'Kane died because of sheer incompetence of the nurses who failed to do their job,' says Rita. 'I found out later that the nurses were offered counselling. They should have been in another job.'

Over the past few years there have been far too many similar accounts. Despite all the money poured into the NHS, and the proliferation of training, job titles and initiatives, it seems patient experience is not improving. Poor nursing care was a key factor in the 400 deaths at Mid Staffordshire NHS Foundation Trust, according to the recent official investigation. Staff numbers were allowed to fall 'dangerously low', causing nurses to neglect the most basic care. While many staff did their best, others showed a disturbing lack of compassion to patients, said Robert Francis QC, heading the inquiry.

Basic nursing care and lack of hygiene have also been blamed for 70 deaths at Basildon University Hospital, where the Care Quality Commission, the health service regulator, found, among other basic failings, blood-splattered equipment and patients lying on stained and soiled mattresses.

And statistics would suggest they are not one-offs. Complaints about nurses have risen by 18.9per cent in the past year, according to the Nursing and Midwifery Council (NMC) , the profession's regulatory body. Although the organisation points out that this figure represents just 0.2 per cent of their total membership, the fact is complaints investigated by them have risen by 30 per cent since 2005.

Experts think the problem is actually far more endemic than even these figures suggest, as many people don't know about the NMC - and instead complain through the hospital system. 'Even then, many incidents are not investigated properly,' says Vanessa Bourne, of the Patients' Association. 'Answers to complaints generally fall into one of two categories; either the letter will say: "You haven't been able to name the nurses responsible so we can't investigate". Or, "you have named the nurses responsible, but they deny any wrong-doing, so we can't take the investigation further".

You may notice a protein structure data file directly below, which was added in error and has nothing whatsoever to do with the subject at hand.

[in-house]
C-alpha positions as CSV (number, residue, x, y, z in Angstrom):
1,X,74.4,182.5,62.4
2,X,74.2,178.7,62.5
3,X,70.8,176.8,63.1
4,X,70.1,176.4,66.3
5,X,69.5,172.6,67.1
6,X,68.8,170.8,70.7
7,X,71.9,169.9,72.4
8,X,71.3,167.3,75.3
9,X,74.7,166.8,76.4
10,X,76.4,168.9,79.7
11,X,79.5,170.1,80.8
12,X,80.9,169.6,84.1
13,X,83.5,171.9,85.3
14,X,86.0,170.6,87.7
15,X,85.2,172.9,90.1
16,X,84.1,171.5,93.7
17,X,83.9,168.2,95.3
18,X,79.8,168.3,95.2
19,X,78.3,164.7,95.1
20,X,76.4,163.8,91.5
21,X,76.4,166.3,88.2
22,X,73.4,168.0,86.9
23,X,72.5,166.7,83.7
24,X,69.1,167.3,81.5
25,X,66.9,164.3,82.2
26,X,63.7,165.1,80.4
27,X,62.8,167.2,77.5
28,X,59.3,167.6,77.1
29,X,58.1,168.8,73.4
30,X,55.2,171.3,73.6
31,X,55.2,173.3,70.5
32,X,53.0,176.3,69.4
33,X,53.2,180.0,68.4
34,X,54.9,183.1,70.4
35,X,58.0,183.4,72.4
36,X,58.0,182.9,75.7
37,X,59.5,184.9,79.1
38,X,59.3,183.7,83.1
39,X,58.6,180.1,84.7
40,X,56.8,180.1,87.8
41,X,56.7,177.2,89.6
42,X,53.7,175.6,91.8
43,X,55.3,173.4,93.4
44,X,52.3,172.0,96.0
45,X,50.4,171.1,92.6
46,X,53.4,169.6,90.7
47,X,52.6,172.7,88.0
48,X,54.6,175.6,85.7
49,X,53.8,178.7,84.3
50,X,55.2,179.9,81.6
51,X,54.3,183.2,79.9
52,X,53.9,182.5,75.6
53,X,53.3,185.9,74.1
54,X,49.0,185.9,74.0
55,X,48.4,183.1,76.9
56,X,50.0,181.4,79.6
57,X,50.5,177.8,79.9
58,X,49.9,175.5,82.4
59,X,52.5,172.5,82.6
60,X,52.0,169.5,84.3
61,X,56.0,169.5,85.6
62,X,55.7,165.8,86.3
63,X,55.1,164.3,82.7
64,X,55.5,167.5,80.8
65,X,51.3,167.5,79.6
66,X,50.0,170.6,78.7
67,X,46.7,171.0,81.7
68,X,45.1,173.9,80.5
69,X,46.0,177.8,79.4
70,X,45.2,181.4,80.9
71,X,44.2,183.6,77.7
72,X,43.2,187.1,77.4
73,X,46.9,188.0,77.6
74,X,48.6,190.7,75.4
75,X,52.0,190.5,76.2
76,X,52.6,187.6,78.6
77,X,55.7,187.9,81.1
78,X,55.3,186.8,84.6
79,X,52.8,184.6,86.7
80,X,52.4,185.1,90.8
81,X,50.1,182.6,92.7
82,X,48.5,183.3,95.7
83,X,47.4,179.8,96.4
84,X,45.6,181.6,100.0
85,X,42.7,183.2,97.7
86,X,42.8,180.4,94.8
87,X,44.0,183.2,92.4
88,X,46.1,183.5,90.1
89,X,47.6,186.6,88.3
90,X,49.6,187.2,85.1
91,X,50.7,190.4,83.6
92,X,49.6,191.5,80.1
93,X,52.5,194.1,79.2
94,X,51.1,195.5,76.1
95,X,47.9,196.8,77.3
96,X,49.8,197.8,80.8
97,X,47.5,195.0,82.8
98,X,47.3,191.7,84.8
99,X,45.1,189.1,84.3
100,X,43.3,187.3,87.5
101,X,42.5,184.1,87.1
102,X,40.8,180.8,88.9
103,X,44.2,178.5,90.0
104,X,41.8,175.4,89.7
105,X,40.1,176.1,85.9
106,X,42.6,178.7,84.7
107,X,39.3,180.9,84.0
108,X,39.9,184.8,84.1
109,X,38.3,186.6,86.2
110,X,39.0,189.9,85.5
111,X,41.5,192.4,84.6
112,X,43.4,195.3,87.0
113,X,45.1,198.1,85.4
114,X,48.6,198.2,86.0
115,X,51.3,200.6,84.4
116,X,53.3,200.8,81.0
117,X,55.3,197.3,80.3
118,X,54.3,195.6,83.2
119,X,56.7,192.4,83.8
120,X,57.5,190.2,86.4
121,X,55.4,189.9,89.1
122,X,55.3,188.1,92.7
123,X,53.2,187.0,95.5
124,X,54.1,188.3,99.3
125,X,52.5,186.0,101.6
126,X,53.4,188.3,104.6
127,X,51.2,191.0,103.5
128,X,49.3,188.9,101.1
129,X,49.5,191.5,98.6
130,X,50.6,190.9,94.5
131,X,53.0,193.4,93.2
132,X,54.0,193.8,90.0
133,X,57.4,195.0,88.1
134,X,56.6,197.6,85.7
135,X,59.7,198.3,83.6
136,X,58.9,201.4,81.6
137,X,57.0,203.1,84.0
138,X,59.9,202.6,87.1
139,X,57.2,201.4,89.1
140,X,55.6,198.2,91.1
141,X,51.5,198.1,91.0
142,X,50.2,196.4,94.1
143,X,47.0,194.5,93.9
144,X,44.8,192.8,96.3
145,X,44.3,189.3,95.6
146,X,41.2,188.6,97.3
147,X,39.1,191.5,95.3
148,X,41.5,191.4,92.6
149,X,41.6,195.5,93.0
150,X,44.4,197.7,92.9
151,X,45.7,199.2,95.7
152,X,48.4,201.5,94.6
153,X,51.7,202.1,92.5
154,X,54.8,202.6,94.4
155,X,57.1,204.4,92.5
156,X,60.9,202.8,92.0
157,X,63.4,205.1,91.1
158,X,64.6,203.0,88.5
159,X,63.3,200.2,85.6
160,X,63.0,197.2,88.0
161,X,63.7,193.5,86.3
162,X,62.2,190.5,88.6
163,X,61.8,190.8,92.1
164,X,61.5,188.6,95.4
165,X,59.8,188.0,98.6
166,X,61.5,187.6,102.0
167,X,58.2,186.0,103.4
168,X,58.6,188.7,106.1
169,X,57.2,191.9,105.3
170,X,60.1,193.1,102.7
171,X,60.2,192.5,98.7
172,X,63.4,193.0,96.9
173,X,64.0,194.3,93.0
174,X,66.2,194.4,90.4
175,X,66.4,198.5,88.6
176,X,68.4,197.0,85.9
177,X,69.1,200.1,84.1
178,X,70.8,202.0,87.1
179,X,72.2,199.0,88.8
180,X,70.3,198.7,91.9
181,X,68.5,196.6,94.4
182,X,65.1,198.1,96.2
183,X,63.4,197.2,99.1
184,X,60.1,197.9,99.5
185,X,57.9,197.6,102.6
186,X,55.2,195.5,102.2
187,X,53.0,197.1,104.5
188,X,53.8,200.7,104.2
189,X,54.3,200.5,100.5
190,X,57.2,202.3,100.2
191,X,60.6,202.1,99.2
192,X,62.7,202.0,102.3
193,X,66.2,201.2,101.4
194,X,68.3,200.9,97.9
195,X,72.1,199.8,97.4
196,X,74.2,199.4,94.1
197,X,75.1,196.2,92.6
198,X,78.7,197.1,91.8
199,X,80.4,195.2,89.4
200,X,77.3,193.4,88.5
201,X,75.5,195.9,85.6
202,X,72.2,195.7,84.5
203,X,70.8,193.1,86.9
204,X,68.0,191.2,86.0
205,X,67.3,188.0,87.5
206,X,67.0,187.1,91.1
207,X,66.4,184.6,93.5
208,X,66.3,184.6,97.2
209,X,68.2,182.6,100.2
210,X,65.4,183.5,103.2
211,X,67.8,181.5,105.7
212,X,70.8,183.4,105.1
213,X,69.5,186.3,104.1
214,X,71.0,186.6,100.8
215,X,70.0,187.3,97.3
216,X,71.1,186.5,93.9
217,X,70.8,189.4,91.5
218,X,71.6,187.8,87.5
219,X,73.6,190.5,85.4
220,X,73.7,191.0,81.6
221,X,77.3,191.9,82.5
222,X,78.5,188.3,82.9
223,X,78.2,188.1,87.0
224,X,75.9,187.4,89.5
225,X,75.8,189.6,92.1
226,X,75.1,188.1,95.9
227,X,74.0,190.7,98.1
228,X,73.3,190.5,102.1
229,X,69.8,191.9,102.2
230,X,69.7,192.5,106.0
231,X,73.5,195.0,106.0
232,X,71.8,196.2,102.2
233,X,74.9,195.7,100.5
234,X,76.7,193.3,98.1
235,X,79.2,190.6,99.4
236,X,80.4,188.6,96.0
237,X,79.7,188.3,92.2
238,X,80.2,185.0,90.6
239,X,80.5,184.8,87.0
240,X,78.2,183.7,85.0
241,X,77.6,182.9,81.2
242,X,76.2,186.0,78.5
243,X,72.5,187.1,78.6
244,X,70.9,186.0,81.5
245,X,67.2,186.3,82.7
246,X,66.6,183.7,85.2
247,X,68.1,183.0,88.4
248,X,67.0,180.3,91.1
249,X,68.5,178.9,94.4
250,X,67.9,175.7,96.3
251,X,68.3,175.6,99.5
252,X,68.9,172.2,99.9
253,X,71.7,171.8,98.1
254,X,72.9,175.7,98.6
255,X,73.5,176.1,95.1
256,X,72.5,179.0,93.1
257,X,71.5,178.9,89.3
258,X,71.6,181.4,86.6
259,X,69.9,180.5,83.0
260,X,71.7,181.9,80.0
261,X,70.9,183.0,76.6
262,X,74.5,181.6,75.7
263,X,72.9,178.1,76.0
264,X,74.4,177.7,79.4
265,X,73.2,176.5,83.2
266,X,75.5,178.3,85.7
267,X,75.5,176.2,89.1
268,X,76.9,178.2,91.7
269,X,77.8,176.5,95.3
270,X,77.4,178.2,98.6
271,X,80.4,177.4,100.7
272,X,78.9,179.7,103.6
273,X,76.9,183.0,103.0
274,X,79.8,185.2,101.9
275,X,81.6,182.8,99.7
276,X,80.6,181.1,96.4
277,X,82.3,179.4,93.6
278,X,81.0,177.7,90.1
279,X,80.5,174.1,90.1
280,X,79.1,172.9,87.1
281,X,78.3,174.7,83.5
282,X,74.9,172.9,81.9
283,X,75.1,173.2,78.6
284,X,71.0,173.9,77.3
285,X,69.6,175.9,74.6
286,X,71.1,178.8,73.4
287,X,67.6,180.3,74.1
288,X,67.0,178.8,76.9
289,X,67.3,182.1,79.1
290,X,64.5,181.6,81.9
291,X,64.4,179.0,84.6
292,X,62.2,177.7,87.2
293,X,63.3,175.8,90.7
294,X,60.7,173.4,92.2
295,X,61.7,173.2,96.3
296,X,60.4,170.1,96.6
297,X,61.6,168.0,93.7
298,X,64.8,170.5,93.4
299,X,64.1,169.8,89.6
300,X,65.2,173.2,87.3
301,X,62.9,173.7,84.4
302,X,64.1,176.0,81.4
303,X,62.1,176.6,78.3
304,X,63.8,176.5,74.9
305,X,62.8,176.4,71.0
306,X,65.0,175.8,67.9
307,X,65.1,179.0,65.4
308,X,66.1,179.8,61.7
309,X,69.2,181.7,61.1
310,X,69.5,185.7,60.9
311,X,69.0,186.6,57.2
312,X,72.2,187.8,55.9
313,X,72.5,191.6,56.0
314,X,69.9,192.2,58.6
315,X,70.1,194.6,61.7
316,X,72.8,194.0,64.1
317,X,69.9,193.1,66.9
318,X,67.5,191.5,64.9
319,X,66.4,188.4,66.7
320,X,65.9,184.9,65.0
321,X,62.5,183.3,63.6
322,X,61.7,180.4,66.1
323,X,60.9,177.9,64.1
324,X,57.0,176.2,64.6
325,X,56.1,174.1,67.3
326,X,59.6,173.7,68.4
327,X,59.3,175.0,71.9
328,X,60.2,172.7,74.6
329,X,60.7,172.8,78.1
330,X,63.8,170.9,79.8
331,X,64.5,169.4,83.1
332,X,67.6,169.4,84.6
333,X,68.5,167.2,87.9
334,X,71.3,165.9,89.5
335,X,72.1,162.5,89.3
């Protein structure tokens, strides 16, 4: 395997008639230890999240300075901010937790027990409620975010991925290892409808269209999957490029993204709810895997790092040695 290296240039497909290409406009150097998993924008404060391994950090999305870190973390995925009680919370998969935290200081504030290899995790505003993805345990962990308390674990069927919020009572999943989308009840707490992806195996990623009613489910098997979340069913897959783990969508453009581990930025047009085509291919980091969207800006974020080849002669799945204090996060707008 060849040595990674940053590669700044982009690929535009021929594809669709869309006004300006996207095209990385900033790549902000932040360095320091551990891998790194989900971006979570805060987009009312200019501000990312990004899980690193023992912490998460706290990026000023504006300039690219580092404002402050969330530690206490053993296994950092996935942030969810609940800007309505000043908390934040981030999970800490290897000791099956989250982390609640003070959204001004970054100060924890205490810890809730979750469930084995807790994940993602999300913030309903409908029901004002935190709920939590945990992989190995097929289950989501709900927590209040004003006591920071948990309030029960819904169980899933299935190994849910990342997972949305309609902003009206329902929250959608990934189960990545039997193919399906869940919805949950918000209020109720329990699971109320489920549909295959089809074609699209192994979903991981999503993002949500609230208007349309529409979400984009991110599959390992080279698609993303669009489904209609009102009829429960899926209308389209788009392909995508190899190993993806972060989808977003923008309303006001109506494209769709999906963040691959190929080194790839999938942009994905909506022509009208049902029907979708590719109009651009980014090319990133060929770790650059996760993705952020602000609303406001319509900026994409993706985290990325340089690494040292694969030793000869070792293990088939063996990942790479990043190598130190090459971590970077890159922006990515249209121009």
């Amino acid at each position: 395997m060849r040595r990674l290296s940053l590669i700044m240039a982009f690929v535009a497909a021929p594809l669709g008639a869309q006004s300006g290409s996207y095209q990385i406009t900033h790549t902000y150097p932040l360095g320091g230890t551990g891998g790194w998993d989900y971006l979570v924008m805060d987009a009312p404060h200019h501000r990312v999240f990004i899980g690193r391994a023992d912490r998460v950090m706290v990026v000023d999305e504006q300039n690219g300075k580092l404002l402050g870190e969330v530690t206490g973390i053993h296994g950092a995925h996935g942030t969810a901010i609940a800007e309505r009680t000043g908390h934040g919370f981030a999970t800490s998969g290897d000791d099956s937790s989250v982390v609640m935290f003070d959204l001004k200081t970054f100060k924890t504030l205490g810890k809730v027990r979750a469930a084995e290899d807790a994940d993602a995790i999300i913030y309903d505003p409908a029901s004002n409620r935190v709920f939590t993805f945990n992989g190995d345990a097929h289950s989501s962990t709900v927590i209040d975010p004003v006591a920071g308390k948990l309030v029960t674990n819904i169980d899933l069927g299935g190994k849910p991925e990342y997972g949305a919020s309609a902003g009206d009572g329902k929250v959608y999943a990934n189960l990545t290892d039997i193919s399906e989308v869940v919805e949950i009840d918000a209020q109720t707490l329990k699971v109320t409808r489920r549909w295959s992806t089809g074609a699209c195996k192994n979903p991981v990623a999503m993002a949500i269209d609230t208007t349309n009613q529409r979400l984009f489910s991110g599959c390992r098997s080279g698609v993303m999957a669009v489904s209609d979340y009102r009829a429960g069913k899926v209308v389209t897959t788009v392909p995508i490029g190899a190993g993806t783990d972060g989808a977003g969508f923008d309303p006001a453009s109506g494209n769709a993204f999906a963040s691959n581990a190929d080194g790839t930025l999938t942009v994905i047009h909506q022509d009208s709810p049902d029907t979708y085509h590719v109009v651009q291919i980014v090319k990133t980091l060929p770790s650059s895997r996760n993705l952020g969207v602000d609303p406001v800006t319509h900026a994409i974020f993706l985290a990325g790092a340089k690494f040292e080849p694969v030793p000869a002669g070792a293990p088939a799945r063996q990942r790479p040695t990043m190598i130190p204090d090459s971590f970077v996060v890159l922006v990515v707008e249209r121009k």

'The NHS managers and nursing bodies like to say this poor treatment is from a minority of nurses, but it is more about a fundamental lack of decent nursing leadership and a refusal to admit that mistakes are being made. 'When the Staffordshire scandal broke last year, we were inundated with a deluge of heartbreaking cases where people had received careless, sloppy or even rude and cruel treatment at hospitals up and down the country, and where no investigation had ever been carried out. 'The Department of Health bring out endless guidelines and initiatives on patient satisfaction and safety, but our complaint rate doesn't drop.'

Nurses themselves are also concerned about levels of care. A recent survey for the Nursing Times found that only a third of nurses were confident the poor standards at Mid Staffordshire weren't being repeated to some degree in their own hospitals.

Last week, the government published the first comprehensive report on the profession in 40 years. The Commission into the future of nursing and midwifery made some recommendations on how nursing could be improved for the 'new challenges ahead'.

While it was initiated before the recent scandals broke, there's no doubt those events were key to its proposals. 'Events like Mid Staffs do tend to focus the mind,' says Heather Lawrence, a former nurse, now chief executive of Chelsea and Westminster Hospital and a member of the commission. 'And I would agree that in some areas of the country - not all - patient trust has been eroded. As a result there has now been an acceptance within the NHS that the way some wards have been managed has not always been in the patients' best interests.'